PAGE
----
COVID-19 effect: Debt funds in turmoil, check credit risks

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April 28, 2020 3:30 AM

As credit risk funds may see redemption pressure because there are no takers for lower-rated paper, investors can opt for liquid and overnight funds.

The fund house had to take the extreme decision because of the redemption pressure and illiquidity caused by the Covid-19 pandemic.

All investors of debt mutual funds, which have been seen as low risk, are worried after Franklin Templeton Mutual Fund announced its decision to wind up six of its credit risk fixed income schemes with net assets under management of Rs 25,900 crore. The fund house had to take the extreme decision because of the redemption pressure and illiquidity caused by the Covid-19 pandemic. Investors in these six schemes will be hit as the money will be blocked and no liquidity will be available in their portfolios. They may get payments in a staggered manner if the fund house is able to recover money after liquidating the investments.

Turmoil in debt market

Analysts say other debt schemes may see redemption pressure as the coronavirus pandemic has led to risk aversion amongst investors and there are no takers for lower-rated and unrated paper. The turmoil in the Indian debt market started with the Infrastructure Leasing & Financial Services (IL&FS) default in 2018 which led to a liquidity squeeze, and then liquidity-starved Dewan Housing Finance Ltd (DHFL) and many other companies defaulted on principal and interest payments. Before investing, investors must analyse the credit risks and interest rate risks of debt funds. They must also check the fund house’s investment portfolio—whether the bonds are from well-known companies—and be careful where the fund manager is chasing returns by taking higher credit risk.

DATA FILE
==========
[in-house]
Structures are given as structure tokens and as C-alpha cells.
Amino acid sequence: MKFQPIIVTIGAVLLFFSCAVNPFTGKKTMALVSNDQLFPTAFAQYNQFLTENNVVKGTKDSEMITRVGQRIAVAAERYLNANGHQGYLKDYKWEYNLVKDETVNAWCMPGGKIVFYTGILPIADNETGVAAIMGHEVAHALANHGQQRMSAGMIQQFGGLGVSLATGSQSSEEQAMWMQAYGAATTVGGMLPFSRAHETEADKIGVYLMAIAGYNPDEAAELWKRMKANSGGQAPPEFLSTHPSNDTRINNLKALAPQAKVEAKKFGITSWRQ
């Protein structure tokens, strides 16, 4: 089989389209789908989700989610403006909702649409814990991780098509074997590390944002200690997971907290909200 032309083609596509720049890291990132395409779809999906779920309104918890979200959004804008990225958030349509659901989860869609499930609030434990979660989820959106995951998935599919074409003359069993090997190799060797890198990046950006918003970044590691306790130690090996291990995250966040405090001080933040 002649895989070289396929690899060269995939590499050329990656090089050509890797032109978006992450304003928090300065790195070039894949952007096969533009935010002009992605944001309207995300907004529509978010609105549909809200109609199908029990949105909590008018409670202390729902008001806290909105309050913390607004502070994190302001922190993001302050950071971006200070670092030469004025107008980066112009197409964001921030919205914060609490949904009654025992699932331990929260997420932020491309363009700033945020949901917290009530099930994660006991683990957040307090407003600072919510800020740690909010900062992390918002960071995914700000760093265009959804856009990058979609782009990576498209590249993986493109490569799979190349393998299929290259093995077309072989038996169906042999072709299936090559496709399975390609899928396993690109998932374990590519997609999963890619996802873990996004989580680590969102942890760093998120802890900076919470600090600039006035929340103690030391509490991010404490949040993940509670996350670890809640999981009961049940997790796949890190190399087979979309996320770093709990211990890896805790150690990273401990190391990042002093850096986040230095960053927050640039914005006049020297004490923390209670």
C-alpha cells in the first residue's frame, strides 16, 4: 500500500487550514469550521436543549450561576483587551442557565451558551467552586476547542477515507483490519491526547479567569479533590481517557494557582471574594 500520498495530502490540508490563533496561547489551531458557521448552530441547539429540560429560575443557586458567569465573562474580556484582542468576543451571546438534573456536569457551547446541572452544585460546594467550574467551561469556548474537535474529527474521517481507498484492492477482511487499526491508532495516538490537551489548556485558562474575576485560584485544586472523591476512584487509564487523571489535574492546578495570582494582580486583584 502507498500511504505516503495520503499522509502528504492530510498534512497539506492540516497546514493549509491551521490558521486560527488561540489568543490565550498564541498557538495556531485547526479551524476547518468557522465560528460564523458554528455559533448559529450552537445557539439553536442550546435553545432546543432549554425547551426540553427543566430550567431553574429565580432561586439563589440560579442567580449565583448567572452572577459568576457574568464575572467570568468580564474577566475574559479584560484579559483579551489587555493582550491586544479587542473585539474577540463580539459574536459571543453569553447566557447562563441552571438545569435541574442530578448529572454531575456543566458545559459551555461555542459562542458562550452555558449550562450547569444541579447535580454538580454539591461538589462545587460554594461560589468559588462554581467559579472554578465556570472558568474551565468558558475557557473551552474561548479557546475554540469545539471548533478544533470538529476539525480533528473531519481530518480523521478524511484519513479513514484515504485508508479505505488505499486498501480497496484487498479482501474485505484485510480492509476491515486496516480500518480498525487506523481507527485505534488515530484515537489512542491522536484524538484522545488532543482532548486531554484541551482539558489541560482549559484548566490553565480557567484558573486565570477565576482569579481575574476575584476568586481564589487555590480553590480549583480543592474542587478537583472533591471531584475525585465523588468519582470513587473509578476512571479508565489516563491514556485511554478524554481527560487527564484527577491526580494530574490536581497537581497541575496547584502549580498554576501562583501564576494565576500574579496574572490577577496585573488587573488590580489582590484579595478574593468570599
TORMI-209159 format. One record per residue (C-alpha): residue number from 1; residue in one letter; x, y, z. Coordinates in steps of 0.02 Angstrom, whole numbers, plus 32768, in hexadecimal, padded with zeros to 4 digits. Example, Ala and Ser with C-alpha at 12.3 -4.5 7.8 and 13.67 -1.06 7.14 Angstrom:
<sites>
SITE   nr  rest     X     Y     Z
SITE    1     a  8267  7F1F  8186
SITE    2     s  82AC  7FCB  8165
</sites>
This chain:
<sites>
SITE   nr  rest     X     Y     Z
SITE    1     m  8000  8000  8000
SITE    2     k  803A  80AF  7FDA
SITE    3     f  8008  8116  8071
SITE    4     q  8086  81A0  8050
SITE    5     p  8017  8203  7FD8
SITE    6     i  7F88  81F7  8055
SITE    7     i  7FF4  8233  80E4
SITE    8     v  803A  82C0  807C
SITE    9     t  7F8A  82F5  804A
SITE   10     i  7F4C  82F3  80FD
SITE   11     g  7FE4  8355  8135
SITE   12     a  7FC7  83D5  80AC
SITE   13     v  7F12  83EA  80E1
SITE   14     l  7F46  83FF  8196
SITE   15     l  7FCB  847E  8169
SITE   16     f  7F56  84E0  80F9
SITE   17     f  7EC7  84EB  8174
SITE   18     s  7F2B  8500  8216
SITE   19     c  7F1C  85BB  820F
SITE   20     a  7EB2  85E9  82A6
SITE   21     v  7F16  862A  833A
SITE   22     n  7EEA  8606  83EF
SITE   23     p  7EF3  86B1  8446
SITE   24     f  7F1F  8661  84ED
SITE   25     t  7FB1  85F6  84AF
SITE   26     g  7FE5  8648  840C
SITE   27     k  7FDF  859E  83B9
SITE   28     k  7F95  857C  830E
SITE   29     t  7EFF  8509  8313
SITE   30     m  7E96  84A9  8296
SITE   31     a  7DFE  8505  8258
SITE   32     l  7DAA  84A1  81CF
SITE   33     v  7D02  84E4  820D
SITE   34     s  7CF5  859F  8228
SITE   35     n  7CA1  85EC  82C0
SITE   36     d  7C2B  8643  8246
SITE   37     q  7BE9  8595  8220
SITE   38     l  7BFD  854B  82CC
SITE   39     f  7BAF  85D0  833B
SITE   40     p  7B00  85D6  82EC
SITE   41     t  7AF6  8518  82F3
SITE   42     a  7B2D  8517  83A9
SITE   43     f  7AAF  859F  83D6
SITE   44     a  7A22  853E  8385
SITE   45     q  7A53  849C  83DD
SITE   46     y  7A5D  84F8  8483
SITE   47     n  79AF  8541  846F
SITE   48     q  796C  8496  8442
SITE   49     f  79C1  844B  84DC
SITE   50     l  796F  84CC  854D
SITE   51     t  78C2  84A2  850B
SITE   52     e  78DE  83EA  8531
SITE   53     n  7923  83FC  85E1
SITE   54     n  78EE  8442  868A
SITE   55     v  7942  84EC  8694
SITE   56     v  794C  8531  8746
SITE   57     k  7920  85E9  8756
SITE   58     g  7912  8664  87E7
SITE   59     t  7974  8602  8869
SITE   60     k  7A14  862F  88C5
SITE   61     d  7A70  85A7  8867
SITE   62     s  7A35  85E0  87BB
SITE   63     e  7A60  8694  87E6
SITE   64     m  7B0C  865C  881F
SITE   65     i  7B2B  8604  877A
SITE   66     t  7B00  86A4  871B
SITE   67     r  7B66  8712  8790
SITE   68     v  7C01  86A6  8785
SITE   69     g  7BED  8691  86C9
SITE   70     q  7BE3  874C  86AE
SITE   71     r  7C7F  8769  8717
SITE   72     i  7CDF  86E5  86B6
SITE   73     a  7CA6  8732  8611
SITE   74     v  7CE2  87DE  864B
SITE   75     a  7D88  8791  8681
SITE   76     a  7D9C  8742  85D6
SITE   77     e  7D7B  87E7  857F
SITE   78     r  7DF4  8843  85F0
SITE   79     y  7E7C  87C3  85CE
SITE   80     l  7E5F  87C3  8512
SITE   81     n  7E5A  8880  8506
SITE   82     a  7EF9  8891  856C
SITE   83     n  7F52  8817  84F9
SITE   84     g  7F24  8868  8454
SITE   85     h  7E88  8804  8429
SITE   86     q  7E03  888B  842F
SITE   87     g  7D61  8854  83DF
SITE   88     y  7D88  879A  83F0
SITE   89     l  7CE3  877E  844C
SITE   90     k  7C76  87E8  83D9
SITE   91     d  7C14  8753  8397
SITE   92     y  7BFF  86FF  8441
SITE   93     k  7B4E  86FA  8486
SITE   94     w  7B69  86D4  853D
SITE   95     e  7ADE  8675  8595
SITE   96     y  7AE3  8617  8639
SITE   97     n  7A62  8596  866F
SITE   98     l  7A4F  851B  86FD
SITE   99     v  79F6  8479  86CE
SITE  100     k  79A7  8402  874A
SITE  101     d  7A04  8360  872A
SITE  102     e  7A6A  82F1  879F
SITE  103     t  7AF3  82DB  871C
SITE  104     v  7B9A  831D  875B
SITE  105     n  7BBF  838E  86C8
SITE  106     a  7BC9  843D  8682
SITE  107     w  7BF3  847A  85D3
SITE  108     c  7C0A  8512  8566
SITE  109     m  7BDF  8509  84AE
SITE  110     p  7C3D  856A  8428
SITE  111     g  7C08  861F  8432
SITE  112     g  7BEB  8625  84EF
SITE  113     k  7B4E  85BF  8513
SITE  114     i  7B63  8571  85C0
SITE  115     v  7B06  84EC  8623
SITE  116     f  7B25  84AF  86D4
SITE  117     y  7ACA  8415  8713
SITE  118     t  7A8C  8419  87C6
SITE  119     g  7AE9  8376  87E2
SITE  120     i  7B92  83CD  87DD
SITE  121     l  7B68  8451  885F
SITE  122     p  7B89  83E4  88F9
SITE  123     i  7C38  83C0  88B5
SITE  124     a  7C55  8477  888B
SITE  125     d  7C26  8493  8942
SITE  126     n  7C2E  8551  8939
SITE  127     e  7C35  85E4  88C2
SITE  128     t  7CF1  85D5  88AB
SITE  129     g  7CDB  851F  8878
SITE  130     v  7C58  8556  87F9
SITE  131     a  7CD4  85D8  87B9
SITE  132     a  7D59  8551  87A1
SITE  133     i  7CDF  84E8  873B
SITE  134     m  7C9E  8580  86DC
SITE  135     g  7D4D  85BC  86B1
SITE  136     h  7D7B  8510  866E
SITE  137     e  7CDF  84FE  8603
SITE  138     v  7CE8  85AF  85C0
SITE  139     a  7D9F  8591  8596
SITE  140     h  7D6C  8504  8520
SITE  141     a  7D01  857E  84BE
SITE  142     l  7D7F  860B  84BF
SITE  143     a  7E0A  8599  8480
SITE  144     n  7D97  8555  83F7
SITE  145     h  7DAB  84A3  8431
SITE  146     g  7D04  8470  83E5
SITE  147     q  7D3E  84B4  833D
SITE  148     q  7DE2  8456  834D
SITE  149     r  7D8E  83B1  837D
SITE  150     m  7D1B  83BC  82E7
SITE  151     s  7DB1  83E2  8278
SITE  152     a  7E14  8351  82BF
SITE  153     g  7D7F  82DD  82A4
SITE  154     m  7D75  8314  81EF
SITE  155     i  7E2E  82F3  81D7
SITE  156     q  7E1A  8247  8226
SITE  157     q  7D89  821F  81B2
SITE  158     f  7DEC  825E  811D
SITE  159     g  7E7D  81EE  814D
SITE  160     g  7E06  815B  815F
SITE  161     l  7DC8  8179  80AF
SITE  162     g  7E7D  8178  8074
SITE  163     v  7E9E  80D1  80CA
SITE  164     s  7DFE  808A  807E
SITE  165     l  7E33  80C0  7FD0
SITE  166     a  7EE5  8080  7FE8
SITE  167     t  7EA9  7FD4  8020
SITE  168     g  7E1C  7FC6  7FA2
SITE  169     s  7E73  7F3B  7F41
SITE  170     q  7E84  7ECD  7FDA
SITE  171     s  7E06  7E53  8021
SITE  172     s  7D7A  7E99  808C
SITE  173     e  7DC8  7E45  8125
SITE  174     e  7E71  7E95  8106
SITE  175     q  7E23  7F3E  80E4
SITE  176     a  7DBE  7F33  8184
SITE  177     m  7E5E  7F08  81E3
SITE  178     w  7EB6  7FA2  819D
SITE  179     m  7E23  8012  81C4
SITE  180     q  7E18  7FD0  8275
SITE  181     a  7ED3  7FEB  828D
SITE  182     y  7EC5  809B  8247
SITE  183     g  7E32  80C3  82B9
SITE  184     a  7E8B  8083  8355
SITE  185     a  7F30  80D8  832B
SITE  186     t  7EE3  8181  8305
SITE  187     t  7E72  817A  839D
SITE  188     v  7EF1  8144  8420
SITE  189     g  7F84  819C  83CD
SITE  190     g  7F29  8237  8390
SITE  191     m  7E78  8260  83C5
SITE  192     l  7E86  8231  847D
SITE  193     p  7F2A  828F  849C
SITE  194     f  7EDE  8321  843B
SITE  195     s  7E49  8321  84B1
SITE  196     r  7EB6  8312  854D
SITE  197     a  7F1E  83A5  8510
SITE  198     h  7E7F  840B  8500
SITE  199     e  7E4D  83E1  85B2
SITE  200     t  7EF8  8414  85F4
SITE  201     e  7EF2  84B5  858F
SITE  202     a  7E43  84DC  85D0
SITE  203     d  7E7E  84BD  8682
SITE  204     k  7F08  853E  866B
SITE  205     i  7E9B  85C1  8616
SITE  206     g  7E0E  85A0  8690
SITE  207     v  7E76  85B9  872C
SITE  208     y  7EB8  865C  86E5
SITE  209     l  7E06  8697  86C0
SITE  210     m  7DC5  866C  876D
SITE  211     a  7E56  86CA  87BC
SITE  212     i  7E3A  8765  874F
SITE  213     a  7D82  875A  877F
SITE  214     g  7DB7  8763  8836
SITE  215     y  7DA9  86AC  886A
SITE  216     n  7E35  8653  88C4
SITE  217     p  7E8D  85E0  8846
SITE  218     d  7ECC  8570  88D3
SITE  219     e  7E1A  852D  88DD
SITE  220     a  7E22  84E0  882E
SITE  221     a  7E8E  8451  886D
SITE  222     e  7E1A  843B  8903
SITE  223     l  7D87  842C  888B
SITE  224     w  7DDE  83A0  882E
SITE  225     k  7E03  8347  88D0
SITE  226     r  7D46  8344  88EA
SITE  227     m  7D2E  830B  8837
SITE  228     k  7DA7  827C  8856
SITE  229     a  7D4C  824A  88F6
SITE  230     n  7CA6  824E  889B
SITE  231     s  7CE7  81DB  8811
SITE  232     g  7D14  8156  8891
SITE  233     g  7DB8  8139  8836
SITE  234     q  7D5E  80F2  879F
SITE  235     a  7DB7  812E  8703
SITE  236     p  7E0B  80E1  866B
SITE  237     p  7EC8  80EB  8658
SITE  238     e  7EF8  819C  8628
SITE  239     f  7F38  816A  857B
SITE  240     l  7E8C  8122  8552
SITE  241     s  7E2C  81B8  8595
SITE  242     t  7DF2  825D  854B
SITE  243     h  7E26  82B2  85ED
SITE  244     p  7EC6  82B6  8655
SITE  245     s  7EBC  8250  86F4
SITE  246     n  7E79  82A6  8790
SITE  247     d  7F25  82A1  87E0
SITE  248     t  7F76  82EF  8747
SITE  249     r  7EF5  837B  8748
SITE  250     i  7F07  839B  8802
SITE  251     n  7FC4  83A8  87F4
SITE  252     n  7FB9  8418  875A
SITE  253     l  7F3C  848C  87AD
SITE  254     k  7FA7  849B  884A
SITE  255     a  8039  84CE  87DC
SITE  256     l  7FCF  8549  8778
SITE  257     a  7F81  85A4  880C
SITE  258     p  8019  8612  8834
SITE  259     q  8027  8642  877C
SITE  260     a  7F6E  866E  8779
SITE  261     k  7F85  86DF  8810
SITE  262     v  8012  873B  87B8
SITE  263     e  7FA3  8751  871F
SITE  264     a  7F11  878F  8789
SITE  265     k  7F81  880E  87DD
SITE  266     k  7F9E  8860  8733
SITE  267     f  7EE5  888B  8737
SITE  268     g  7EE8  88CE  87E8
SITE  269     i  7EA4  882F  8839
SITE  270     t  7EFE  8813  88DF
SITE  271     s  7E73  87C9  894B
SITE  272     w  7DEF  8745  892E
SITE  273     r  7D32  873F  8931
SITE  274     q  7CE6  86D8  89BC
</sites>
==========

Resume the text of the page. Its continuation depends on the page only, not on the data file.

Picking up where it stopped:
Joydeep Sen, founder,, says what happened at Franklin Templeton was not only about the credit risk in the portfolio, but also about redemptions from the portfolio in apprehension of credit defaults. “One thing compounds the other. Had redemptions not happened to the extent it did, probably this extreme step would not have been required. It was possible to allow things to drift, without freezing the six funds. But then, investors who exited early would have got a ‘better’ exit and those who remained, would have been left with an inferior quality portfolio,” he says.

Liquidity issues

The corporate bond markets in India are fairly illiquid and even more so in the lower credit rating space. With rising redemption pressure, fund houses are not able to sell the bonds because of the poor liquidity conditions. Fund houses have also resorted to borrowing in order to meet the redemption pressure.

According to a research note by Morningstar Investment Adviser India, Franklin Templeton took several measures to meet redemption pressure by way of getting borrowers to pre-pay debt, selling bonds to banks and using the credit line provided by banks. “However, with unprecedented high redemptions from these funds, it came to a situation where these were not viable options anymore,” it says. In March alone, cumulatively, these funds witnessed an estimated net outflow of Rs 9,148 crore.

In the current context, investors should look at liquidity risks of the funds, which means how quickly the fund manager can sell the particular paper in case of any downgrade. Corporate bonds of high-rated companies are more liquid than the lower-rated paper. If the fund manager is selling the paper under pressure, then investors will suffer losses. In fact, savvy investors have been exiting from credit risk funds as the AUM fell to `55,381crore in March this year from Rs 65,124 crore in October last year. The number of folios dropped to 4,61,927 from 5,19,311 during the same period.

Credit risk

Corporate debt paper carry higher credit risks than government bonds. Credit risk takes into account whether the bond issuer is able to make timely interest payments and pay the principal amount on maturity of the bond. If the issuer is unable to do so, then the particular bond is likely to default.

Investors should not invest in funds that have high exposure to companies having a large leverage. If you invest in debt funds, align investment horizon with that of a fund which will help to mitigate the interest rate risk. Sen says in case there is panic redemption across the industry, then the issue that happened at Franklin Templeton will spread to the entire industry and will ultimately harm the investors. “The panic exit will happen at higher bond yields i.e lower prices. The RBI Special Liquidity Facility (SLF) window of Rs 50,000 crore for mutual funds should help assuage sentiments,” he notes. Schemes like liquid funds and overnight funds are less risky than credit risk funds.

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